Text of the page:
What I should have said

Several years back, I received a teaching award from my professional association. I was quite honoured to get this award, and as always with these things, I began my comments with something like “there are so many of my colleagues who deserve this more than I…”. My wife noted that this might have been misinterpreted by the award givers as me telling them they made a mistake. My response to that was “it’s a bunch of psychologists… of course everything I said will be interpreted, mis-interpreted, re-interpreted, and maybe even posed in the form of a (miracle) question.” What I said then was that no teacher is any good unless his students are also good. Learning is a two-way street, and the show is only as good as the audience.

I lay in bed one evening recently, and replayed what I would have said today, were I to receive this same award. And I was very aware of my biases, and maybe why I would no longer be a good candidate. When I was a student, the model for learning was simple. You sat and listened to a professor lecture, you wrote notes, asked some questions, and then moved on – maybe through an exam or paper or two, then done.

Today, such a process would be frowned upon as archaic. Today, learning is meant to be a process of discovery and meaning-making. No longer is there supposed to be a “sage on the stage”, but rather one is supposed to be a “guide on the side”. I play both roles but in the end, I drift towards ‘sage’ simply because that was what I knew. It still seems to me that a guide or even simply a learning facilitator short-changes the value of having someone with experience leading the way.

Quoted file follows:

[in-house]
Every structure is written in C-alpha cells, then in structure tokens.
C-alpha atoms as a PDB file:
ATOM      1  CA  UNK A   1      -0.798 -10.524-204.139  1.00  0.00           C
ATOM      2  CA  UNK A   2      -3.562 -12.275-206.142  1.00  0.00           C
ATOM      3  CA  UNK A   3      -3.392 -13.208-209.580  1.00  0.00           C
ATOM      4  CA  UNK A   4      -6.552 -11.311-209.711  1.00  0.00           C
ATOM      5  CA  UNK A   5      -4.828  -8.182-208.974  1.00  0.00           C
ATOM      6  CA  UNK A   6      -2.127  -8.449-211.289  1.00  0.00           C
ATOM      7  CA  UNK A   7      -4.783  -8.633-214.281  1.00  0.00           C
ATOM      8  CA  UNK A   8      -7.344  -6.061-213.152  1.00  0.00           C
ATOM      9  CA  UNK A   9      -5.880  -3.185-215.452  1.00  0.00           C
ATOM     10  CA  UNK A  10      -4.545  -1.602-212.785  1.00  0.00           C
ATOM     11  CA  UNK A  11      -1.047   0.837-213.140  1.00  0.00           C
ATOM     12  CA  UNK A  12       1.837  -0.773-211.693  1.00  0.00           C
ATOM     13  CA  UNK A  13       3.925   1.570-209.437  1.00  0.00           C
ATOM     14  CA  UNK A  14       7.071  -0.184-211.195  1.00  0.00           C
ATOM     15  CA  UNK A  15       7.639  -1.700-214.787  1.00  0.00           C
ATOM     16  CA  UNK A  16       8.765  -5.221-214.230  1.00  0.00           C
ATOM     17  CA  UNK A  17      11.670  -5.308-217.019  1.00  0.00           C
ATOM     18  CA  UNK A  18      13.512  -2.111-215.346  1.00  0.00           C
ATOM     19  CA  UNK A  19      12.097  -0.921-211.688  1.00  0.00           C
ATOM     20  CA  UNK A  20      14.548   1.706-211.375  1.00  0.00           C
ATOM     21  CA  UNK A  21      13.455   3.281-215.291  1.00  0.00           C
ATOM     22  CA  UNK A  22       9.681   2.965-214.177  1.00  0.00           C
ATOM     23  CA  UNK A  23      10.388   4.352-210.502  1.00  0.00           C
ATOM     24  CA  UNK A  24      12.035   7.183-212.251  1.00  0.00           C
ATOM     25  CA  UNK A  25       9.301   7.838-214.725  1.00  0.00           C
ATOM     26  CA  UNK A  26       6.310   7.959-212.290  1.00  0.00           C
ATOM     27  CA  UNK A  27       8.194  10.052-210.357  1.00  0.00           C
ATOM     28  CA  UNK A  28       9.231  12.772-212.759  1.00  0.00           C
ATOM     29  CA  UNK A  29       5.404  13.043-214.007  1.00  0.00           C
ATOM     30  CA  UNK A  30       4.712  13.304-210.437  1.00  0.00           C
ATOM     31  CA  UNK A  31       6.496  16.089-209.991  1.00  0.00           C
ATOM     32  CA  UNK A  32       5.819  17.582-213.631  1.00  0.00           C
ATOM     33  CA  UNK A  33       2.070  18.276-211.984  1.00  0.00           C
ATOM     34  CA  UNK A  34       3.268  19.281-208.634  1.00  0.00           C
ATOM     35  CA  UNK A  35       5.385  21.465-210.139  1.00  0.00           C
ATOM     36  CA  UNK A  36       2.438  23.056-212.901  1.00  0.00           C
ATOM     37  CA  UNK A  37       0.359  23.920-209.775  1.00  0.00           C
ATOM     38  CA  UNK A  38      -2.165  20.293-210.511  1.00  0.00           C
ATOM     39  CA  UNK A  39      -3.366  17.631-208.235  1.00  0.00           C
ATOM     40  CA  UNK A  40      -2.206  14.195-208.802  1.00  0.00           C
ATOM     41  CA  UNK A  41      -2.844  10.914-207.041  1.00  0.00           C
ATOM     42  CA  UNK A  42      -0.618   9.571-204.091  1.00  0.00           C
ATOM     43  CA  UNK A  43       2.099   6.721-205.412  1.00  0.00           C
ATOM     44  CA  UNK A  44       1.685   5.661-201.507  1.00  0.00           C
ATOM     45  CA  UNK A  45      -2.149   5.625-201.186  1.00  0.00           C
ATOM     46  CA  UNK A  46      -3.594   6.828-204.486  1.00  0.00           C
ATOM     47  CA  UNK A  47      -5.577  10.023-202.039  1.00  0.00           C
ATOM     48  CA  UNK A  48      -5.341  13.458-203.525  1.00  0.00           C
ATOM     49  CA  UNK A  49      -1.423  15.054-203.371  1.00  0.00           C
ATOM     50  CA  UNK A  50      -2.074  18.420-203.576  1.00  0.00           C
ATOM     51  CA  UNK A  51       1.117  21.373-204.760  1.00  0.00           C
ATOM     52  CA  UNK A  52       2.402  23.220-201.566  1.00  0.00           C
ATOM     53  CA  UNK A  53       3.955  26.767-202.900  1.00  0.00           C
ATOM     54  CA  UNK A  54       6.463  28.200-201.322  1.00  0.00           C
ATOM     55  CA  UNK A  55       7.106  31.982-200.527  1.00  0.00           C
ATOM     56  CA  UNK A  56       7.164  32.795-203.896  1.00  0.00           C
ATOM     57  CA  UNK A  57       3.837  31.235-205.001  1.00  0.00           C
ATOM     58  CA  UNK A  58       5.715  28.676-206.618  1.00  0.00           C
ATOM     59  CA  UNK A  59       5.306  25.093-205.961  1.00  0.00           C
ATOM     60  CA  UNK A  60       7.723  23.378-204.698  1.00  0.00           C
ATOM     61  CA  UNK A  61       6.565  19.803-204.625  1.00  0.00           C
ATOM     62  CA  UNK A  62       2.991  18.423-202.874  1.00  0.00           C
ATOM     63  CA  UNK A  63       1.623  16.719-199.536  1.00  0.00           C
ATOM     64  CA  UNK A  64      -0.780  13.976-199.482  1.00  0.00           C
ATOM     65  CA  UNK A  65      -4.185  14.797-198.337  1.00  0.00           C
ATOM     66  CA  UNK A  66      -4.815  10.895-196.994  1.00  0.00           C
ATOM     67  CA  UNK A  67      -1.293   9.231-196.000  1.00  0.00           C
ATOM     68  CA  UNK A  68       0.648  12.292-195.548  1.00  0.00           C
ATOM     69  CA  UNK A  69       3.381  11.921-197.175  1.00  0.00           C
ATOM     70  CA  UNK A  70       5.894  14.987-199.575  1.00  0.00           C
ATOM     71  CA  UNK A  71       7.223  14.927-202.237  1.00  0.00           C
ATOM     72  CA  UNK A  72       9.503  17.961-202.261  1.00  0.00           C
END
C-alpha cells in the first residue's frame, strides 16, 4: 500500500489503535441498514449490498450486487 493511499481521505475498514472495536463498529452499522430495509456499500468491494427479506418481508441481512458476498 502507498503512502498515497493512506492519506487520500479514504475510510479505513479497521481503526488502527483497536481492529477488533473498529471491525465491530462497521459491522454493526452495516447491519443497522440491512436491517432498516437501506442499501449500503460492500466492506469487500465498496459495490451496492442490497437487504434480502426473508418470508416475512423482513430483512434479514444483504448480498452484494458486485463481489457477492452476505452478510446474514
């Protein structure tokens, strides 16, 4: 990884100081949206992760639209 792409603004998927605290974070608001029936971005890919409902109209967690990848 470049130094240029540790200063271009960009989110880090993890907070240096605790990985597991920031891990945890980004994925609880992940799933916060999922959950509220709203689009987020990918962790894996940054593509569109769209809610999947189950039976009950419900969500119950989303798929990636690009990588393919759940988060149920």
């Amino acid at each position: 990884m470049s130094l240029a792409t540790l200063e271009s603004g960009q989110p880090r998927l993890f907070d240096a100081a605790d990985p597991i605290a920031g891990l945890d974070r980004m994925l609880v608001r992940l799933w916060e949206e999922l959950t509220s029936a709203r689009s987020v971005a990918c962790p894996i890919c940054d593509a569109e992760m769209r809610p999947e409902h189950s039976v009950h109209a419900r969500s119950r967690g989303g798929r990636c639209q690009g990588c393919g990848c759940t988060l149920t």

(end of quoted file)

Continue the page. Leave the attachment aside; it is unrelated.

An example. Dr Jerry Ells was a professor of experimental psychology at the U of C in the 1980s. I took his Human Information Processing course (sounds exciting, right?). It was Tuesday/Thursday afternoons, for 75 minutes. Time flew by. He would enter the room, make some opening remarks, and inevitably, out came the chalk (yes, chalk) and he would begin to draw on the blackboard. (For those of you too young to remember, a blackboard was a large piece of slate that hung on the wall and you used chalk to write on it.)

Always, he drew an X-axis “this is time…” and then a Y-axis “and this is units of response”… and away we’d go. He would pose the question (maybe ‘reaction time as a function of attention’), then draw the graph as he explained the psychophysics, and when he was done, the blackboard looked like the graph in the journal article, and you understood the *process* of the experiment, not just the findings. To this day, when debriefing psychoeducational results of testing kids to their parents, I often end up flipping the page over and drawing Broadbent’s (1963) model of human information processing as a way to explain their kid’s thinking processes… input, processing, storage, and output… I remember this 33 years later because of how it was taught to me. I am not convinced I would remember it had I just read the article itself, with its dry intro, review, methods, results, conclusion. Would it have come alive as it did through Dr Ells’ way of lecturing?

Deep down inside, I believe I deserved this award precisely because I revive the “sage on the stage” stance in my teaching. Someone does have to be an expert. Someone does have to synthesize years of learning and experience into a form that students will receive and do with what they will. Not everything can be discovered and made sense of, without input of those who have travelled the path before.

At the same time, my moment has passed. The constructivists seem to have won. Now my “opinion” is as valuable as the opinion of anyone else in the room with me. The meaning I made of an experience is re-interpreted. Re-evaluated. And even rejected. Even when it was right.

Cue the constructivists with pitchforks and torches. I used the word “right”.

 

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